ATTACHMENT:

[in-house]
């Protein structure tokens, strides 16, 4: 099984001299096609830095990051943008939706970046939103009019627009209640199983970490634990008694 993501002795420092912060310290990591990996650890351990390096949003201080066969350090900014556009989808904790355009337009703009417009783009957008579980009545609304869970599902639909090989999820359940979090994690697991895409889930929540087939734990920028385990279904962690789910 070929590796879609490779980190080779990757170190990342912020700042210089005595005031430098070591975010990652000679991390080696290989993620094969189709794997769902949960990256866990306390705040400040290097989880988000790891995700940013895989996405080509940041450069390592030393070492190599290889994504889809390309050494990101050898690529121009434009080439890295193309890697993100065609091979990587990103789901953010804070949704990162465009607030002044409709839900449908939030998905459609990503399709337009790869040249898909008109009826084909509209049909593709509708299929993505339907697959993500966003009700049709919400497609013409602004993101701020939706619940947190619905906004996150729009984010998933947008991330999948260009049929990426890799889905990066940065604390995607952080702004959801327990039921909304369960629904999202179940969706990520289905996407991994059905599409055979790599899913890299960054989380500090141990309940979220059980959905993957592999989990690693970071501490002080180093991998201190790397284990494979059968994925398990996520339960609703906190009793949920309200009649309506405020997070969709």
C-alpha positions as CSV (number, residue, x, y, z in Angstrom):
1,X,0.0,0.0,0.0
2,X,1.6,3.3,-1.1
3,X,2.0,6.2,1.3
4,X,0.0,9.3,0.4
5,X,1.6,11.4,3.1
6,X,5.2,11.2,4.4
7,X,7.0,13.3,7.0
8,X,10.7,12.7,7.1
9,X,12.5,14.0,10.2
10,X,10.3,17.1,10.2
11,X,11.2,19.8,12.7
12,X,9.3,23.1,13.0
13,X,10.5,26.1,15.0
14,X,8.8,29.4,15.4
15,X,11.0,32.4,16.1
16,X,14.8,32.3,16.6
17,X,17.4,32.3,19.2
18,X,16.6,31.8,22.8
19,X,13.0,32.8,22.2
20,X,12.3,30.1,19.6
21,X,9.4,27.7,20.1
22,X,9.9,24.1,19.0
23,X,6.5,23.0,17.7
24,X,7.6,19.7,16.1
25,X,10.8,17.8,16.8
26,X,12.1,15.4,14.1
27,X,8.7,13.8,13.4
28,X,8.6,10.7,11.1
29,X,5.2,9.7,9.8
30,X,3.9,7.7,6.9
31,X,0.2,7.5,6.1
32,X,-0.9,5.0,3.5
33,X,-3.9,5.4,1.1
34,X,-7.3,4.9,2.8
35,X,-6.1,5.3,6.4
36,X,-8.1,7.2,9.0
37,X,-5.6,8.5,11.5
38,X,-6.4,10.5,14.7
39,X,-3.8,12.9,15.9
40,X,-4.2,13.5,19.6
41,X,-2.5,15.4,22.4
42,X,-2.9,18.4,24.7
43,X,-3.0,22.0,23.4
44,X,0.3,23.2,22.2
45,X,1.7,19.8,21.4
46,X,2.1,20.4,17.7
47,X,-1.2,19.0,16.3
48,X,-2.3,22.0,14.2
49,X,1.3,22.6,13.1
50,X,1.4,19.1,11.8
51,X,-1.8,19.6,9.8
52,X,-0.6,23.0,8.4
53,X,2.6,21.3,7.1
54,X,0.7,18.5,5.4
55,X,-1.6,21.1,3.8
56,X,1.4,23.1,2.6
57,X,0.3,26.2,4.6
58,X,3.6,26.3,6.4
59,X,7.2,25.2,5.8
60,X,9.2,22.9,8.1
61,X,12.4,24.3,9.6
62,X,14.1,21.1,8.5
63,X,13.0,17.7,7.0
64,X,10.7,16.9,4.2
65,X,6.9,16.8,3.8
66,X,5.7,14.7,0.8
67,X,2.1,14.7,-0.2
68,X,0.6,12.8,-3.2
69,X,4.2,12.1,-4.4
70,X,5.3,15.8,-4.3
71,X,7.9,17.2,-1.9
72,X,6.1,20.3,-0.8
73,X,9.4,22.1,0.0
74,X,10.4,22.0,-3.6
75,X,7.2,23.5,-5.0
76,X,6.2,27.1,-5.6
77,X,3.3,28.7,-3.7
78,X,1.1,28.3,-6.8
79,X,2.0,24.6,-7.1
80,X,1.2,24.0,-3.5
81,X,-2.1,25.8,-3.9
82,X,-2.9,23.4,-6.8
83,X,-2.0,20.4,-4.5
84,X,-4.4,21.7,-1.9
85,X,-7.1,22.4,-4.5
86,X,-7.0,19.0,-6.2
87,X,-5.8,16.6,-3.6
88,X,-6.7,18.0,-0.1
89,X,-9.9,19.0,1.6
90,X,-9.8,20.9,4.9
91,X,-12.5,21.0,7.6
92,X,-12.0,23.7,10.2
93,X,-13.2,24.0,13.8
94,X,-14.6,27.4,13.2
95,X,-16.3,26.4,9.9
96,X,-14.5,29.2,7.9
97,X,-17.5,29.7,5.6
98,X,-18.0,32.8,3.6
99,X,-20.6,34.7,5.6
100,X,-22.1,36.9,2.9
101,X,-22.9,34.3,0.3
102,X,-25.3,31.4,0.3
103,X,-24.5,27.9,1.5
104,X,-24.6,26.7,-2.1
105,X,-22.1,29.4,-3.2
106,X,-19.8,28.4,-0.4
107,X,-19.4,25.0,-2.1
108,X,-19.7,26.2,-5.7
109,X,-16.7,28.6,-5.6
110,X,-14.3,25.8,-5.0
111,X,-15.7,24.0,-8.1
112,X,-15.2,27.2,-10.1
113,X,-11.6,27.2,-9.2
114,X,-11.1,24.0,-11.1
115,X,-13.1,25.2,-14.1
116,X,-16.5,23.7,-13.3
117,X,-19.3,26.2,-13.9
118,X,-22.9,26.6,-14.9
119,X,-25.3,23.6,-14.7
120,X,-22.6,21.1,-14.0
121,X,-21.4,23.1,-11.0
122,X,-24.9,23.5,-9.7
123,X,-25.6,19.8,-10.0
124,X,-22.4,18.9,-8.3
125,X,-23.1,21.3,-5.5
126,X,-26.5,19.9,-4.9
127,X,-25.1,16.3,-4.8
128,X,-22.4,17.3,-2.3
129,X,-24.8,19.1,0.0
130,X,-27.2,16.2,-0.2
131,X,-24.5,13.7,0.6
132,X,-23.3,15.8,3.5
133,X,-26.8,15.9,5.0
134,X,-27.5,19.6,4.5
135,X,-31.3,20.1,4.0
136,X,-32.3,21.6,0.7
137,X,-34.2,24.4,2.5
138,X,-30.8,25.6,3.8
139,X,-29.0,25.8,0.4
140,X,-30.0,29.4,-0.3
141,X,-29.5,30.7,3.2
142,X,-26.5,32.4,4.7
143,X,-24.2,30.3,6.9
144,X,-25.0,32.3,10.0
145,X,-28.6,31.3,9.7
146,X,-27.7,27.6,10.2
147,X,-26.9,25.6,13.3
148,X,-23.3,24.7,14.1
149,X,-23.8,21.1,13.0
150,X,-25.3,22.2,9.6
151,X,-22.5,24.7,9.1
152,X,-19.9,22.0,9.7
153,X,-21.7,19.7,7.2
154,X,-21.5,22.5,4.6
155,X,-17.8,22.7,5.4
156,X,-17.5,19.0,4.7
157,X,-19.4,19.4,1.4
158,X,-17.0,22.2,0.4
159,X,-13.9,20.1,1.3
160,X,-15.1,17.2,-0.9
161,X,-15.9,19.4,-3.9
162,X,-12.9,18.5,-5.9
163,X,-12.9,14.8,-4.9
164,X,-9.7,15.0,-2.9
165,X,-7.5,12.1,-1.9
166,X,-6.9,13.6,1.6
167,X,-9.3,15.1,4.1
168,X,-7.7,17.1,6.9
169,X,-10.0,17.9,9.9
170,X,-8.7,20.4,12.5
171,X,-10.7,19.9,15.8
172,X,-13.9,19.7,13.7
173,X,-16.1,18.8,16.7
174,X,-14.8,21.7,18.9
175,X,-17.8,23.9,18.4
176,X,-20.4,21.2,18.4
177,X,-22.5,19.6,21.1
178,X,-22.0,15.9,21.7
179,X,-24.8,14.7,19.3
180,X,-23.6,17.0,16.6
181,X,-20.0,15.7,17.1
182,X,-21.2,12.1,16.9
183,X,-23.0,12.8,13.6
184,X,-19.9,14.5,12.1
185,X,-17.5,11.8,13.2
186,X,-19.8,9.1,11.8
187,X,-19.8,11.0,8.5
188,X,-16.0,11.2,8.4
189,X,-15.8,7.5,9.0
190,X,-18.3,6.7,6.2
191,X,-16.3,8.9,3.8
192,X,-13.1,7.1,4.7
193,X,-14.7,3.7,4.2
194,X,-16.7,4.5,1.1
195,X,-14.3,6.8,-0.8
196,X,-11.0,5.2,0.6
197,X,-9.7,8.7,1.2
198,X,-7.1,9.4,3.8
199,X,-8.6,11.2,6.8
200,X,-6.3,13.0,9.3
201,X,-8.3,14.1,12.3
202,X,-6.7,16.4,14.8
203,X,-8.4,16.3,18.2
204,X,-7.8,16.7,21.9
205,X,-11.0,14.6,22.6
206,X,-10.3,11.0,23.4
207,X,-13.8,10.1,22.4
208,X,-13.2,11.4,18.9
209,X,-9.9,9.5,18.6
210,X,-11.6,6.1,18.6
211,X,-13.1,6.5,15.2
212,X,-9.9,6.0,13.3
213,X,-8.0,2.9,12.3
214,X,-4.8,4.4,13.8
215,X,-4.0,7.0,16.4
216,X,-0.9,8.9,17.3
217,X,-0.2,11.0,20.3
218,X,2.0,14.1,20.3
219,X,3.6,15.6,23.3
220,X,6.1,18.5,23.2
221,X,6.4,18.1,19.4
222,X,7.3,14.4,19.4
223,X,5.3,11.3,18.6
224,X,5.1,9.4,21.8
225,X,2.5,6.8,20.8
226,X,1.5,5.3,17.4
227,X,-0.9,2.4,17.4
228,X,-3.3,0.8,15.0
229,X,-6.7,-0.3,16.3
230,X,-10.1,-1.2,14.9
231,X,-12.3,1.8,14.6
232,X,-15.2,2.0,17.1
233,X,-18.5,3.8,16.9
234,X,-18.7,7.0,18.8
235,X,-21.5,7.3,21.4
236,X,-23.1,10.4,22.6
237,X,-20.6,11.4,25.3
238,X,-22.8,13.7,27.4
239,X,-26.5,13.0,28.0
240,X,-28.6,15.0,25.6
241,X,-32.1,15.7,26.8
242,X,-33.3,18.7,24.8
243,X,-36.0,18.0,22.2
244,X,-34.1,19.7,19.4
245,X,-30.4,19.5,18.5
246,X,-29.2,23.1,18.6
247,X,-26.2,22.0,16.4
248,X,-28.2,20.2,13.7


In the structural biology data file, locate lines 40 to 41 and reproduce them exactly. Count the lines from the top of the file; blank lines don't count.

37,X,-5.6,8.5,11.5
38,X,-6.4,10.5,14.7